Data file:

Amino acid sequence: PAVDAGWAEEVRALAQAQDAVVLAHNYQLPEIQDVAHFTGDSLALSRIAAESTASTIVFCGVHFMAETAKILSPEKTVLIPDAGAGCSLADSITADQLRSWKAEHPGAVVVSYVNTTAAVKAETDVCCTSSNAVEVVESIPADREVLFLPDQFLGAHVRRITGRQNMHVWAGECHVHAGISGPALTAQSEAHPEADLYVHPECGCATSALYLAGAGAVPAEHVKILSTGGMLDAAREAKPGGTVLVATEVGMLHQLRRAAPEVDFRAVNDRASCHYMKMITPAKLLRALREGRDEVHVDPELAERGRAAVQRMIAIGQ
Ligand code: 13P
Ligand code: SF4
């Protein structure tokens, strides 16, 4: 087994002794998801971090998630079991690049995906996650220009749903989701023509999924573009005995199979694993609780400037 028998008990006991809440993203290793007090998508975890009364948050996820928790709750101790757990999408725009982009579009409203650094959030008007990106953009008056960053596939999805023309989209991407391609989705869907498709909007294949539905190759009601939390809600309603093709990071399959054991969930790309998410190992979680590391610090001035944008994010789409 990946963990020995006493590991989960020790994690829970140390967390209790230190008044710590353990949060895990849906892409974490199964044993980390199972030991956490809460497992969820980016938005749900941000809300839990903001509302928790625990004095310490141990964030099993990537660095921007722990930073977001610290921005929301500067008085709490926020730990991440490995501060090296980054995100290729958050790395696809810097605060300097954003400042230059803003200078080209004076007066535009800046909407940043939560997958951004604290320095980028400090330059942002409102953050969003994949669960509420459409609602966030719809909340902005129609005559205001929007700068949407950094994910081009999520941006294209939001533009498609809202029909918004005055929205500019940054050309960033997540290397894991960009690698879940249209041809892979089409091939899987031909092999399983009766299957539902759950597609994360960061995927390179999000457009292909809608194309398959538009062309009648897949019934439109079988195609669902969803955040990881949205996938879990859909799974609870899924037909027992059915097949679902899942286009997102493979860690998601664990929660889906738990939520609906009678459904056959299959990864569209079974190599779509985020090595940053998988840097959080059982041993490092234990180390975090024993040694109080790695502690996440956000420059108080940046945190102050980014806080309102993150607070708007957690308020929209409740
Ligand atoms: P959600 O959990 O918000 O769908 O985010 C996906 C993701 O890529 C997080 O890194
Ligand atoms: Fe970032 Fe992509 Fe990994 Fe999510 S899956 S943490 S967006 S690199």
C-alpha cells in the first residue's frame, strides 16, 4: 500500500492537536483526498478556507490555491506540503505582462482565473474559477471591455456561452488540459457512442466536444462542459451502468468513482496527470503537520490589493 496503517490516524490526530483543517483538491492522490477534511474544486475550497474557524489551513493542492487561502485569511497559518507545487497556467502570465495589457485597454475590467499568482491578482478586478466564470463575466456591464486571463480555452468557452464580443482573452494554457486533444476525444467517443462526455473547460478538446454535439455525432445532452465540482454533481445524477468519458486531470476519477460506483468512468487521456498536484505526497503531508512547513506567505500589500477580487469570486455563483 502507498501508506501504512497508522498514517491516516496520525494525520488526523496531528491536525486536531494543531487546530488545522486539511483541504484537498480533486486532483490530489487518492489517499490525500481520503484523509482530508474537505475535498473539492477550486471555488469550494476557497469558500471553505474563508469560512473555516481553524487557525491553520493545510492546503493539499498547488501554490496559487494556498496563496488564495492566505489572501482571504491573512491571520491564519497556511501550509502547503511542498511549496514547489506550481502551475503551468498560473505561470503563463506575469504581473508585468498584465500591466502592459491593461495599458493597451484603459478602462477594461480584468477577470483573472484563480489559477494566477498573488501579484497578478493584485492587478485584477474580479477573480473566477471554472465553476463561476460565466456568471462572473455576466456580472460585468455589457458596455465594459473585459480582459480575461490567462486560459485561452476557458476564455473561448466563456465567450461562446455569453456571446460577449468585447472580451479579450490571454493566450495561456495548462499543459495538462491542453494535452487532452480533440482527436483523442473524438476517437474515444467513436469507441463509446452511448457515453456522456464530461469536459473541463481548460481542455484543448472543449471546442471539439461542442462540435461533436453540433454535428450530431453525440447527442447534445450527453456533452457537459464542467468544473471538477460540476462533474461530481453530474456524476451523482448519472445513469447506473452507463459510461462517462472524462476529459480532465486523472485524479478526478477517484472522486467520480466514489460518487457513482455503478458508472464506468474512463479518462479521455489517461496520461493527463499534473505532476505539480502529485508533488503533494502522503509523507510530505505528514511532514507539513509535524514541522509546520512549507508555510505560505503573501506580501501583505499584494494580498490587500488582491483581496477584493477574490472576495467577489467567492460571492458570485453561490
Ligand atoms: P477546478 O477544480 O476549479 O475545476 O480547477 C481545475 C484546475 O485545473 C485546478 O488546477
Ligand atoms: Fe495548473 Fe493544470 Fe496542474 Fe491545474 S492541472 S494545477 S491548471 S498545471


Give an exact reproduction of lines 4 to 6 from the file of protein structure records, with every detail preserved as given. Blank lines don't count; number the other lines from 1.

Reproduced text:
């Protein structure tokens, strides 16, 4: 087994002794998801971090998630079991690049995906996650220009749903989701023509999924573009005995199979694993609780400037 028998008990006991809440993203290793007090998508975890009364948050996820928790709750101790757990999408725009982009579009409203650094959030008007990106953009008056960053596939999805023309989209991407391609989705869907498709909007294949539905190759009601939390809600309603093709990071399959054991969930790309998410190992979680590391610090001035944008994010789409 990946963990020995006493590991989960020790994690829970140390967390209790230190008044710590353990949060895990849906892409974490199964044993980390199972030991956490809460497992969820980016938005749900941000809300839990903001509302928790625990004095310490141990964030099993990537660095921007722990930073977001610290921005929301500067008085709490926020730990991440490995501060090296980054995100290729958050790395696809810097605060300097954003400042230059803003200078080209004076007066535009800046909407940043939560997958951004604290320095980028400090330059942002409102953050969003994949669960509420459409609602966030719809909340902005129609005559205001929007700068949407950094994910081009999520941006294209939001533009498609809202029909918004005055929205500019940054050309960033997540290397894991960009690698879940249209041809892979089409091939899987031909092999399983009766299957539902759950597609994360960061995927390179999000457009292909809608194309398959538009062309009648897949019934439109079988195609669902969803955040990881949205996938879990859909799974609870899924037909027992059915097949679902899942286009997102493979860690998601664990929660889906738990939520609906009678459904056959299959990864569209079974190599779509985020090595940053998988840097959080059982041993490092234990180390975090024993040694109080790695502690996440956000420059108080940046945190102050980014806080309102993150607070708007957690308020929209409740
Ligand atoms: P959600 O959990 O918000 O769908 O985010 C996906 C993701 O890529 C997080 O890194
Ligand atoms: Fe970032 Fe992509 Fe990994 Fe999510 S899956 S943490 S967006 S690199």